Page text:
I’ve written on the meanings of freethought and secularism, and in the third entry of this series, I want to discuss humanism. More so than the other two, humanism is a complex and fully formed life philosophy, so it’ll take the most effort to adequately define.
Most concisely stated, humanism is the worldview which treats human beings – our lives, our needs, and our concerns – as of supreme importance. Humanism recognizes our deep and profound interconnection with the natural world and with all living things on Earth, yet it values human beings above all else – not because of unjustified bias, but because that humans are the only living beings who are moral agents: the only ones who are able to reason out the consequences of their actions and choose to act based on that evaluation. Other animals lack that moral competence, and so regardless of what considerations we owe them, they are not of equal importance with us.
On the other side of the scale, humanism gives greater weight to human concerns than to matters of faith or dogma. To a humanist, the decree of a religious authority, scripture, or creed can never take precedence over the life and well-being of a conscious, feeling person. This doesn’t mean that a humanist must be an atheist; there are theistic humanists, although in my experience, the secular kind is more common.
Humanism is strongly ethical. The most fundamental principle of humanism is that all human beings are equal in moral worth and dignity. By virtue of being conscious, reasoning, foresightful beings, we gain the privileged status of personhood that confers us with rights; and we likewise incur a responsibility to treat others in accordance with this principle. Thus, we should refrain from doing harm or oppressing others, and to the greatest degree possible, we should respect their freedom to make their own choices and lead their own lives as they see fit. Humanists believe that morality is not a matter of following the decrees of authority, but of the sense of conscience that every person possesses, guided and informed by reason.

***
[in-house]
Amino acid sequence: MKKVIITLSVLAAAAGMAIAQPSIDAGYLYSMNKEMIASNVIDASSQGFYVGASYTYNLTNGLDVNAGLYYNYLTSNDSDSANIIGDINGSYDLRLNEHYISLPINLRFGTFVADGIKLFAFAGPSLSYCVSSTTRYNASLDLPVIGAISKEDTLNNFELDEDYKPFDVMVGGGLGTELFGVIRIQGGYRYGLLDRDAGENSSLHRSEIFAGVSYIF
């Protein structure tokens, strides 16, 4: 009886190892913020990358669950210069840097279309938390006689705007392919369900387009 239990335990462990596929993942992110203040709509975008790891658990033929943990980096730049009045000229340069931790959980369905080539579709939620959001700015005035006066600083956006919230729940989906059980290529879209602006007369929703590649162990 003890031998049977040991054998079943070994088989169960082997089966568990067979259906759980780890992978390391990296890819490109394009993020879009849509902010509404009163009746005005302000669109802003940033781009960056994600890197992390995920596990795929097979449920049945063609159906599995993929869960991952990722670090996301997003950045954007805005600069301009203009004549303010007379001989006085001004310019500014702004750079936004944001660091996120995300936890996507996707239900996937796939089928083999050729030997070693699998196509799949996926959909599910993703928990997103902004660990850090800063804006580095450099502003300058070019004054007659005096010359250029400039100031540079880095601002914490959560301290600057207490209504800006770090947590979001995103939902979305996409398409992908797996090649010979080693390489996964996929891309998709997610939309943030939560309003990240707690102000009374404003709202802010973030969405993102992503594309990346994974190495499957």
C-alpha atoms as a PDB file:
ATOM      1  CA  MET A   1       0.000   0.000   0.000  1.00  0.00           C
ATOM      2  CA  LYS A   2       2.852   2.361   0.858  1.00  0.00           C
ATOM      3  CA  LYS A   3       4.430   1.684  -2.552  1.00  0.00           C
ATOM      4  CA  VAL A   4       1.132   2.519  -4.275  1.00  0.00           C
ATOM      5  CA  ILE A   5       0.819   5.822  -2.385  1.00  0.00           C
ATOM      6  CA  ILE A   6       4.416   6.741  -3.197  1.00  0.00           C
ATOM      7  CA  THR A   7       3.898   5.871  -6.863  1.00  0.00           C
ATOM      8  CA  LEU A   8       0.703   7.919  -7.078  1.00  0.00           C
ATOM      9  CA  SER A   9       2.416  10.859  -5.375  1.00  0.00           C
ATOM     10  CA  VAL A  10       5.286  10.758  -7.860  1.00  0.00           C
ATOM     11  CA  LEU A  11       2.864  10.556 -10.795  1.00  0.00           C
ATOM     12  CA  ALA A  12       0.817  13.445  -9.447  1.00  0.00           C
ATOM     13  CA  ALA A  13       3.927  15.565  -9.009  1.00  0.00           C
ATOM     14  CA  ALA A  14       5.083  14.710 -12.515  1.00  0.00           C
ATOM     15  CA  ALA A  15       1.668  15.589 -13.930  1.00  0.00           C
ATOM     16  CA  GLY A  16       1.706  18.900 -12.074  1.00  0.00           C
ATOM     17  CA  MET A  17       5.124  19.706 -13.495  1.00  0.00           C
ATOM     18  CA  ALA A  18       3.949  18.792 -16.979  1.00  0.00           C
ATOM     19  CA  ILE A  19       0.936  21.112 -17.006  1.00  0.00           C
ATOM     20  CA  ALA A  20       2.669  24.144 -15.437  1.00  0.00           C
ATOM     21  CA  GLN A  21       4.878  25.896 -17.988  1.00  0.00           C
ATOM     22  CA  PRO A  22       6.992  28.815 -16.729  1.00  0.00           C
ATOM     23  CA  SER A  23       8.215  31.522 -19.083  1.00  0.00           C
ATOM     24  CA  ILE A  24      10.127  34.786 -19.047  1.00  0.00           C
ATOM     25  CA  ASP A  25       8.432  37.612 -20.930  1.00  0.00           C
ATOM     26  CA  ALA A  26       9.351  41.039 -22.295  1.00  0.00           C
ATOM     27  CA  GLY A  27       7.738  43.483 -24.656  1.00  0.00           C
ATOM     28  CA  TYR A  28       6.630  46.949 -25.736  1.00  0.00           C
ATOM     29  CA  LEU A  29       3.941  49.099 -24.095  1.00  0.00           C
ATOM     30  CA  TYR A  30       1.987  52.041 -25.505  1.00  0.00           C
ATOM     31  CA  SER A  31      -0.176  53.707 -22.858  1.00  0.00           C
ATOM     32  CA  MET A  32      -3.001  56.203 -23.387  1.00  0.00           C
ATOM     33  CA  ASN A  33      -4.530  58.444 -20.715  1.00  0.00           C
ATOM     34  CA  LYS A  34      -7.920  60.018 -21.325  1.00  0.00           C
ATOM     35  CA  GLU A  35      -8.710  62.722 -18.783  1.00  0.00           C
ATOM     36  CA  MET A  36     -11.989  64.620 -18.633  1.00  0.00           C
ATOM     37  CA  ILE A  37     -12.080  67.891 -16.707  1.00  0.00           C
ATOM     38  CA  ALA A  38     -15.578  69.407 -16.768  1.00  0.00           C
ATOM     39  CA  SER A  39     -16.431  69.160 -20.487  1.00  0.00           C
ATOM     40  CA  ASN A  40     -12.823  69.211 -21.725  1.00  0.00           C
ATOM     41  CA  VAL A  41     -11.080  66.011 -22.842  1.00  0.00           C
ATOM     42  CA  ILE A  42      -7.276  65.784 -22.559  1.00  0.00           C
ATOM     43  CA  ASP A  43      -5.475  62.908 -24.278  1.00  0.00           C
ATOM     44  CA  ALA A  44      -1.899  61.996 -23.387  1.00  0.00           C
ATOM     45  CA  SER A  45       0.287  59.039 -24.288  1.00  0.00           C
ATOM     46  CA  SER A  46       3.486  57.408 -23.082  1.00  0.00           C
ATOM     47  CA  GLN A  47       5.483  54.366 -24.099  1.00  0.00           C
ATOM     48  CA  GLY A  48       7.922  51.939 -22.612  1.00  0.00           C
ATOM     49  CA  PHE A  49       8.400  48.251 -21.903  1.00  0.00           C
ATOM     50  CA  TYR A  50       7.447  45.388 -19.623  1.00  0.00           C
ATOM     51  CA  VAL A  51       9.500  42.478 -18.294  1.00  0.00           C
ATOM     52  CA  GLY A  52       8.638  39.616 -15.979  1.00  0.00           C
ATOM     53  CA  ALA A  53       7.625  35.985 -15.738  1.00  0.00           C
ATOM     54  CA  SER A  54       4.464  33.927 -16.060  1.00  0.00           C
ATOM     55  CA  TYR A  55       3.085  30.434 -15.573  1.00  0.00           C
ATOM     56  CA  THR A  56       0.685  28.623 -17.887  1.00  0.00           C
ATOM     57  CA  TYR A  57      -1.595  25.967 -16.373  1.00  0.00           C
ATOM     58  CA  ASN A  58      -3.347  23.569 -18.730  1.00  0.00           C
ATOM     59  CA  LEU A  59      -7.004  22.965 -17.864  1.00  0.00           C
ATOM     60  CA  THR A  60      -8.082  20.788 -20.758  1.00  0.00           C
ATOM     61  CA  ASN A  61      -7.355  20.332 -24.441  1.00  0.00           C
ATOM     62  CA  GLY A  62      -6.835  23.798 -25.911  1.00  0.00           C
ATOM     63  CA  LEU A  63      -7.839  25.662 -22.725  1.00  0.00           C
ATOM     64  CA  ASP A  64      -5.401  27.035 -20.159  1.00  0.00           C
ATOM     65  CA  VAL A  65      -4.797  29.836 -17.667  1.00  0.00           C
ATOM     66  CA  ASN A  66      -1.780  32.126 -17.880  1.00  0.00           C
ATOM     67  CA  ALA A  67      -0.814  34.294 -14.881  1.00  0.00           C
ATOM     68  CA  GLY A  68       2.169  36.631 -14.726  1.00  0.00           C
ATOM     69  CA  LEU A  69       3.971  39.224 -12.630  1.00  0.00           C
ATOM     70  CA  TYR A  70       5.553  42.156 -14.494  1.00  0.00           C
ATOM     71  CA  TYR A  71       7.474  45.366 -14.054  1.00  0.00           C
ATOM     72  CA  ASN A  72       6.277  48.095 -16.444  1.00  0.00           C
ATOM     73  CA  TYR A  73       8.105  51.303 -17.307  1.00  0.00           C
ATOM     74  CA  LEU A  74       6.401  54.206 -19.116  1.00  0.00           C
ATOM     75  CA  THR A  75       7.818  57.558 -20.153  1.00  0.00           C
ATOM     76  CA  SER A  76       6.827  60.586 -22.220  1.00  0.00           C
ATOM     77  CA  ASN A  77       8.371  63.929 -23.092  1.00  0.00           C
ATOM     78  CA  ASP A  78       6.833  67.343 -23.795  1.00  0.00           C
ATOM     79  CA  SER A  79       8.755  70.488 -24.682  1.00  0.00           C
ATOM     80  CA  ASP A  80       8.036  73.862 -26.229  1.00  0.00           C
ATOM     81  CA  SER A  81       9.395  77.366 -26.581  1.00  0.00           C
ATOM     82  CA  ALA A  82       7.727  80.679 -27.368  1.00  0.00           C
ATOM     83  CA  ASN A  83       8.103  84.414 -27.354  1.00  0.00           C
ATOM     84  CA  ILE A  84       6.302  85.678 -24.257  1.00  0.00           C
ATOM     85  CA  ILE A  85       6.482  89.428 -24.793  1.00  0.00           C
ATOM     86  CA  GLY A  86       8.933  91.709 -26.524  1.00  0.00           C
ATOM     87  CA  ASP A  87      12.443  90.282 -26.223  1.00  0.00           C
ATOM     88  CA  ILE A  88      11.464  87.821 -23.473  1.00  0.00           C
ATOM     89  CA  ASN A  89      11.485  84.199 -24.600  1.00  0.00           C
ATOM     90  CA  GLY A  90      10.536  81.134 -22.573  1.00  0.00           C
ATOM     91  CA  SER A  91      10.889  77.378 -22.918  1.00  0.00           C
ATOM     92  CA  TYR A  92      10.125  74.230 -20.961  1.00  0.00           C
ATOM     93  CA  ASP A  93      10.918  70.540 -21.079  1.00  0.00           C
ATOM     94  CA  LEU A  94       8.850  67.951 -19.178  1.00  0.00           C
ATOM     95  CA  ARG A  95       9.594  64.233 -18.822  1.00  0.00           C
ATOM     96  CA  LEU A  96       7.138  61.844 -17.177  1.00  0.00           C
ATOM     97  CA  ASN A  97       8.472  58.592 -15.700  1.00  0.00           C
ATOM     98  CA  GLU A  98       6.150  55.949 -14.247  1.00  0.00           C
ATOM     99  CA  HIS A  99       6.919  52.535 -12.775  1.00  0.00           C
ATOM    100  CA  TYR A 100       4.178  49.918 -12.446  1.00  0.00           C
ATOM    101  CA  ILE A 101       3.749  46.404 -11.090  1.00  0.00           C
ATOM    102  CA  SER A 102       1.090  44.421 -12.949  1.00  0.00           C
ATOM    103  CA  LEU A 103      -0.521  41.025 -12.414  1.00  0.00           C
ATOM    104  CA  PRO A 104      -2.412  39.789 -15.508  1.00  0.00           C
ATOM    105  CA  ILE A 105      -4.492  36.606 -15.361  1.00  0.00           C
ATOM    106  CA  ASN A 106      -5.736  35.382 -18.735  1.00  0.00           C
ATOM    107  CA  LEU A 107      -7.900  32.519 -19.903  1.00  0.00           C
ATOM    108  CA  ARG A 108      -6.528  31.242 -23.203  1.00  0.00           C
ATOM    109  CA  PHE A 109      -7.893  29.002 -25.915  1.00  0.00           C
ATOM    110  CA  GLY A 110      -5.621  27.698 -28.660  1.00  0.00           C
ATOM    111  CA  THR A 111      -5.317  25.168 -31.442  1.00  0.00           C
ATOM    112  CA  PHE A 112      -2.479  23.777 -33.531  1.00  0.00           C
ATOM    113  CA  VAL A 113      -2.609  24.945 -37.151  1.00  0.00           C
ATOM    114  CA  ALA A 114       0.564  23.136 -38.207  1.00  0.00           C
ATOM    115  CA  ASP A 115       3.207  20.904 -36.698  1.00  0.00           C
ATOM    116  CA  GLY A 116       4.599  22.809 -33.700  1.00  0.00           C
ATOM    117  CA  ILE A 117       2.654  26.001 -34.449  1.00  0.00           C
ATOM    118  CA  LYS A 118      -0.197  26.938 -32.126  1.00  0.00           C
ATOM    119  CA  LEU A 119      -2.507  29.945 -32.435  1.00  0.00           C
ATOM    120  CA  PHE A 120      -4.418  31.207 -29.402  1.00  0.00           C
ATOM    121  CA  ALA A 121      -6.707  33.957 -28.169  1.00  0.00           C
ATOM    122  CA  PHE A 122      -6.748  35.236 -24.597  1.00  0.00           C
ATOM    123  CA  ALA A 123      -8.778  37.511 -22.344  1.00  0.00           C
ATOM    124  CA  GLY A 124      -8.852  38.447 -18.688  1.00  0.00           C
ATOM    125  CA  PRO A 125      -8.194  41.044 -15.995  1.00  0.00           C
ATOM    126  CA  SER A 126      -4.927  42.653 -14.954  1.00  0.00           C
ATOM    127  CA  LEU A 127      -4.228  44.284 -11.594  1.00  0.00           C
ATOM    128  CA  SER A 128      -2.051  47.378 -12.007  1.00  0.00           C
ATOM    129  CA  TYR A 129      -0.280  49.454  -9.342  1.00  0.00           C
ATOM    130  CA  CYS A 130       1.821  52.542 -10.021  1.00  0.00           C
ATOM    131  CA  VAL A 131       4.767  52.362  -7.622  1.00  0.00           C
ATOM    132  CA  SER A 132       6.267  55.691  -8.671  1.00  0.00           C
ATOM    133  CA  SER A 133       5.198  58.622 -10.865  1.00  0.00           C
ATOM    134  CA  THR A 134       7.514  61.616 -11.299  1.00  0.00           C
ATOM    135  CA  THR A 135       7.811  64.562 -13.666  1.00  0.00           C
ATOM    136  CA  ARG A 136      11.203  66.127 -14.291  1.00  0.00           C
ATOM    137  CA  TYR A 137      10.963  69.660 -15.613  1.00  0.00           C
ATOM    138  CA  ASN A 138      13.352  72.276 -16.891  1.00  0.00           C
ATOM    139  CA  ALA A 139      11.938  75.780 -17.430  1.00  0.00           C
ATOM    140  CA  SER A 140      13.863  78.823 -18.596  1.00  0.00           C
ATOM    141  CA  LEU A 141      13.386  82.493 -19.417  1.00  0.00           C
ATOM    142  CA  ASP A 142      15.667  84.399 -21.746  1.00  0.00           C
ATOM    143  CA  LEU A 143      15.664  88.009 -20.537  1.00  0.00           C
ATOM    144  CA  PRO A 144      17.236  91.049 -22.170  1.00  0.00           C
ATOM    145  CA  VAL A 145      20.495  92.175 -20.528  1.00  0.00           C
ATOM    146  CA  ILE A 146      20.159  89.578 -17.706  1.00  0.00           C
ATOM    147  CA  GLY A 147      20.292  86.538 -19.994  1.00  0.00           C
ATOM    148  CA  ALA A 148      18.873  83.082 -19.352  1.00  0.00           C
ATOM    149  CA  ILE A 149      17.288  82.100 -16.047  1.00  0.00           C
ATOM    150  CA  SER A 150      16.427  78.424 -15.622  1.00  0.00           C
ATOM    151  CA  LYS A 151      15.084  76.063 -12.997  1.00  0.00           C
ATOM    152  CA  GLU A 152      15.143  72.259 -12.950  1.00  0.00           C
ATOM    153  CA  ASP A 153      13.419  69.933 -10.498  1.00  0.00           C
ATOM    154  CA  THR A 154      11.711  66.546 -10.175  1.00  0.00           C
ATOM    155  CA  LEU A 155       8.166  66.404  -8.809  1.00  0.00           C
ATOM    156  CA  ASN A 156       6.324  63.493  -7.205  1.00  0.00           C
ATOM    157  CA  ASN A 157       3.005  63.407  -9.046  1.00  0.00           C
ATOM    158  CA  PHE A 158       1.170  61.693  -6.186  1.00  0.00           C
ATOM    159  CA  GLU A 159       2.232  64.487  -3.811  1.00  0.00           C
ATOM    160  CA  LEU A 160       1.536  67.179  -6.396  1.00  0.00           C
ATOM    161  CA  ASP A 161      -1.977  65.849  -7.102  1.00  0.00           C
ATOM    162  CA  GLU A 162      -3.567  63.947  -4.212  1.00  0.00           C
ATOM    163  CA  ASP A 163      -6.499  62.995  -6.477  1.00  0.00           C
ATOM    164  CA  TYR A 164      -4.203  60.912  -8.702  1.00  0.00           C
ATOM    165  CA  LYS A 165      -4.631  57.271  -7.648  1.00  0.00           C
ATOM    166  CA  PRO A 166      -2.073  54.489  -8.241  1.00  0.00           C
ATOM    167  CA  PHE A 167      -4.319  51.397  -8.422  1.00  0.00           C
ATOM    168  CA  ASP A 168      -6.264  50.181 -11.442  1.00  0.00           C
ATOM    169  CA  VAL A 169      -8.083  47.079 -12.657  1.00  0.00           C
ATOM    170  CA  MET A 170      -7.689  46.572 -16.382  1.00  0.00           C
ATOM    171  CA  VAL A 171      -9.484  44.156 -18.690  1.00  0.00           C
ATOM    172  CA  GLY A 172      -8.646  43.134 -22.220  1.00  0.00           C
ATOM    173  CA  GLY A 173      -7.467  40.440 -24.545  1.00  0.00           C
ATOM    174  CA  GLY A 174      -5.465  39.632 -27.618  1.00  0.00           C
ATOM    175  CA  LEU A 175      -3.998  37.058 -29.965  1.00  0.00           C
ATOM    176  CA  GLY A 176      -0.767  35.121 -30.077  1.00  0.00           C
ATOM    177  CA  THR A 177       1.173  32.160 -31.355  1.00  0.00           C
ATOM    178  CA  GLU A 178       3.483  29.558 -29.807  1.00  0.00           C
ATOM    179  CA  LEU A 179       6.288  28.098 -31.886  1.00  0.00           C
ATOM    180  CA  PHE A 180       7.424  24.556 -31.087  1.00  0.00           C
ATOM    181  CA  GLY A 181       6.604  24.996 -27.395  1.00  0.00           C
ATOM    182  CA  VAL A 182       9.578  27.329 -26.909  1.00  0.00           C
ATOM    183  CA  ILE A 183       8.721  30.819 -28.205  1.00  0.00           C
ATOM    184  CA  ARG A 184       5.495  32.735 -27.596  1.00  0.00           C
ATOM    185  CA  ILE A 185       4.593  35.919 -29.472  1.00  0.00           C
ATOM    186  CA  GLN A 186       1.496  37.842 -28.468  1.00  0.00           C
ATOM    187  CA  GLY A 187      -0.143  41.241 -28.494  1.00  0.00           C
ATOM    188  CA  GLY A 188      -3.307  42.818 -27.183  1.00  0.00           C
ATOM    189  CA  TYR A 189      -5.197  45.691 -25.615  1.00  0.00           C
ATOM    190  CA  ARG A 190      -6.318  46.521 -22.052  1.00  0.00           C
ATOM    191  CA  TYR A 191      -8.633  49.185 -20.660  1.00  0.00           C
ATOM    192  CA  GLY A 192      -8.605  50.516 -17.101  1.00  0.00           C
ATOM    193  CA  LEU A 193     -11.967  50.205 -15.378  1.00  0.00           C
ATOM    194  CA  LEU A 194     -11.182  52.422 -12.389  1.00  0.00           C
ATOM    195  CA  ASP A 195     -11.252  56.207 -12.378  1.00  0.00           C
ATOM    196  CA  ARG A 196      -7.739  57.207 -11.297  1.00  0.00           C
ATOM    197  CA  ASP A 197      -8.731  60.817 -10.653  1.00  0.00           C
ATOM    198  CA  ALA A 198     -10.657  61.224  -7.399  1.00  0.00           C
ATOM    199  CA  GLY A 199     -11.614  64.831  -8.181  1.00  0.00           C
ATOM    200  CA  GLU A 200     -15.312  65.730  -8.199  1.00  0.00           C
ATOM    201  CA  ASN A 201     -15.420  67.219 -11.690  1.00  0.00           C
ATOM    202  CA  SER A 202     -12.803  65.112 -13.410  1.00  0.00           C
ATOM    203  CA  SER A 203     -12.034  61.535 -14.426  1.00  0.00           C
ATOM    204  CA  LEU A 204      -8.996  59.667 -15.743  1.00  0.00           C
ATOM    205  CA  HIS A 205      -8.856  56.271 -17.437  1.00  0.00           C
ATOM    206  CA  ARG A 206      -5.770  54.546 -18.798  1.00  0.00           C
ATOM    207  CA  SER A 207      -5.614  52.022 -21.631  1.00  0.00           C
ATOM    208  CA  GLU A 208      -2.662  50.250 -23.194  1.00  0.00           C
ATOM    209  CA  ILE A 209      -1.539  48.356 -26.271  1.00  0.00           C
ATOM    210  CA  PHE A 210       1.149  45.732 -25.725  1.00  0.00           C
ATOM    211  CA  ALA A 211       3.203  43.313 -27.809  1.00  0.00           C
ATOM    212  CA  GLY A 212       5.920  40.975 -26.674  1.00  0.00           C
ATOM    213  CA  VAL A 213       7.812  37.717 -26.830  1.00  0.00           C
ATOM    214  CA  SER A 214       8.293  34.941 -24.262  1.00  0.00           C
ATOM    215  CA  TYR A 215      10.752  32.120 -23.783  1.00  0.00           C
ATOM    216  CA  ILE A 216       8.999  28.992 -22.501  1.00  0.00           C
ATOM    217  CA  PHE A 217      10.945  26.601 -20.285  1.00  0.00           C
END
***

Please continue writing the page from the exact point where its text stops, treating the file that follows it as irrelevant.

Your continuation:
Humanism is both individual and collective. Although people’s freedom to choose their own course is of paramount importance, humanists also recognize that we are social creatures, and that we find the greatest fulfillment by interacting with others and joining communities based on a shared identity or common interests. Although solitary geniuses and entrepreneurs have contributed to human progress, the greatest works of artistic creativity and intellectual achievement have come about only through connection in a shared culture.
Humanism encourages us to turn our attention to this world. As part of respecting the freedom and dignity of individuals, humanists seek to build a society where all people can flourish to their greatest extent. In addition to ethical behavior on the level of individual interactions, then, humanists are willing to contribute to the greater good, to devote their efforts toward creating a freer, more rational, more just civilization. Where we see injustice, we seek to correct it; where we see evil and tyranny, we battle against it; where we see senseless waste and destruction, we work to put a stop to it.
Humanism encourages the full development of human potential. It states that human nature is neither intrinsically good nor intrinsically evil, but that we have instincts that tend in both directions. Through education and training, we can learn to encourage the better instincts and rechannel the worse ones. Although the project of moral education is a difficult undertaking, it’s a worthy and important one. Humanists recognize that the improvement of society’s attitudes benefits all people who live in it, and only through this means can we end poverty, war, climate change and other global threats that demand collective effort to solve.